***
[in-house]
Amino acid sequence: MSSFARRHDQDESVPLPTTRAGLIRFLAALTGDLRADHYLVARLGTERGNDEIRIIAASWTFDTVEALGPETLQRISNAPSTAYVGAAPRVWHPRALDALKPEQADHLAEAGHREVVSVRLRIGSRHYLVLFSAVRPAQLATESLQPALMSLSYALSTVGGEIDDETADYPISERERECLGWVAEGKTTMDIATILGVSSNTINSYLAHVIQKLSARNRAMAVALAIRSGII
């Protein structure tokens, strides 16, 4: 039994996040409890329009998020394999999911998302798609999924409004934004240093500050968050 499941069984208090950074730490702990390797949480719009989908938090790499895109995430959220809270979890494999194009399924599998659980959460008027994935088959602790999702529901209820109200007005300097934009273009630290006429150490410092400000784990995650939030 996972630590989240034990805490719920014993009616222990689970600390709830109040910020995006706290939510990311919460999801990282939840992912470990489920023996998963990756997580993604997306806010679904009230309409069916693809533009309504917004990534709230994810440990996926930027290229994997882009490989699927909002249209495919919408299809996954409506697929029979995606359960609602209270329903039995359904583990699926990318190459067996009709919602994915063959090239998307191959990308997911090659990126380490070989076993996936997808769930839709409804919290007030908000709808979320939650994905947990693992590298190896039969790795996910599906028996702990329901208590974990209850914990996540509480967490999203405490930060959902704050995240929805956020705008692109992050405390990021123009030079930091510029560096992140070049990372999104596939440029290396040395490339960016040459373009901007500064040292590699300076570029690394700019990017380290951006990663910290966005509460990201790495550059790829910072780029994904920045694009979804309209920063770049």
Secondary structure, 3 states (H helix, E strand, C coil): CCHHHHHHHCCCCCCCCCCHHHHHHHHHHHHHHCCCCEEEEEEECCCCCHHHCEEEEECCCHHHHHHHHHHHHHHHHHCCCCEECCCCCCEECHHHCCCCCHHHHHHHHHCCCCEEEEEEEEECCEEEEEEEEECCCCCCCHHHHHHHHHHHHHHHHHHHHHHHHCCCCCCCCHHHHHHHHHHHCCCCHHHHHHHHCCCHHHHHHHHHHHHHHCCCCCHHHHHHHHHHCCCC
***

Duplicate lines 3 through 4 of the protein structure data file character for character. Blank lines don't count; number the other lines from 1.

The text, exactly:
């Protein structure tokens, strides 16, 4: 039994996040409890329009998020394999999911998302798609999924409004934004240093500050968050 499941069984208090950074730490702990390797949480719009989908938090790499895109995430959220809270979890494999194009399924599998659980959460008027994935088959602790999702529901209820109200007005300097934009273009630290006429150490410092400000784990995650939030 996972630590989240034990805490719920014993009616222990689970600390709830109040910020995006706290939510990311919460999801990282939840992912470990489920023996998963990756997580993604997306806010679904009230309409069916693809533009309504917004990534709230994810440990996926930027290229994997882009490989699927909002249209495919919408299809996954409506697929029979995606359960609602209270329903039995359904583990699926990318190459067996009709919602994915063959090239998307191959990308997911090659990126380490070989076993996936997808769930839709409804919290007030908000709808979320939650994905947990693992590298190896039969790795996910599906028996702990329901208590974990209850914990996540509480967490999203405490930060959902704050995240929805956020705008692109992050405390990021123009030079930091510029560096992140070049990372999104596939440029290396040395490339960016040459373009901007500064040292590699300076570029690394700019990017380290951006990663910290966005509460990201790495550059790829910072780029994904920045694009979804309209920063770049």
Secondary structure, 3 states (H helix, E strand, C coil): CCHHHHHHHCCCCCCCCCCHHHHHHHHHHHHHHCCCCEEEEEEECCCCCHHHCEEEEECCCHHHHHHHHHHHHHHHHHCCCCEECCCCCCEECHHHCCCCCHHHHHHHHHCCCCEEEEEEEEECCEEEEEEEEECCCCCCCHHHHHHHHHHHHHHHHHHHHHHHHCCCCCCCCHHHHHHHHHHHCCCCHHHHHHHHCCCHHHHHHHHHHHHHHCCCCCHHHHHHHHHHCCCC